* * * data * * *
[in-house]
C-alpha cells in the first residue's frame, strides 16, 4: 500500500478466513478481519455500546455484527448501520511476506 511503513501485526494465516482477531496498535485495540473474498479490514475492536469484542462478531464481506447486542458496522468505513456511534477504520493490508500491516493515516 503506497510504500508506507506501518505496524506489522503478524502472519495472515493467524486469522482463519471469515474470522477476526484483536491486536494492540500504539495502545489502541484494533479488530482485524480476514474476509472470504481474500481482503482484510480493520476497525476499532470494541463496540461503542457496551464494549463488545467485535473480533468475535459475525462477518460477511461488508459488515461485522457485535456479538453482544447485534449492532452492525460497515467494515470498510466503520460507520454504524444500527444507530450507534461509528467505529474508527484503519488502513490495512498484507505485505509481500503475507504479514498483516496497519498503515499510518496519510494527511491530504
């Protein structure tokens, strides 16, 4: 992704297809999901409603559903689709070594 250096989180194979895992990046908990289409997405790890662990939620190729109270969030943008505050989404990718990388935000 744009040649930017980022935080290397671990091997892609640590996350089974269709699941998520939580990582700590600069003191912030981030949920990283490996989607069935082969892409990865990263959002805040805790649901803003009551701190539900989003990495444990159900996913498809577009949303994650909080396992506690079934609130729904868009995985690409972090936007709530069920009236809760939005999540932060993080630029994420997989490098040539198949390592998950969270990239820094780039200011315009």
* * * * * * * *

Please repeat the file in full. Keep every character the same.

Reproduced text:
[in-house]
C-alpha cells in the first residue's frame, strides 16, 4: 500500500478466513478481519455500546455484527448501520511476506 511503513501485526494465516482477531496498535485495540473474498479490514475492536469484542462478531464481506447486542458496522468505513456511534477504520493490508500491516493515516 503506497510504500508506507506501518505496524506489522503478524502472519495472515493467524486469522482463519471469515474470522477476526484483536491486536494492540500504539495502545489502541484494533479488530482485524480476514474476509472470504481474500481482503482484510480493520476497525476499532470494541463496540461503542457496551464494549463488545467485535473480533468475535459475525462477518460477511461488508459488515461485522457485535456479538453482544447485534449492532452492525460497515467494515470498510466503520460507520454504524444500527444507530450507534461509528467505529474508527484503519488502513490495512498484507505485505509481500503475507504479514498483516496497519498503515499510518496519510494527511491530504
């Protein structure tokens, strides 16, 4: 992704297809999901409603559903689709070594 250096989180194979895992990046908990289409997405790890662990939620190729109270969030943008505050989404990718990388935000 744009040649930017980022935080290397671990091997892609640590996350089974269709699941998520939580990582700590600069003191912030981030949920990283490996989607069935082969892409990865990263959002805040805790649901803003009551701190539900989003990495444990159900996913498809577009949303994650909080396992506690079934609130729904868009995985690409972090936007709530069920009236809760939005999540932060993080630029994420997989490098040539198949390592998950969270990239820094780039200011315009």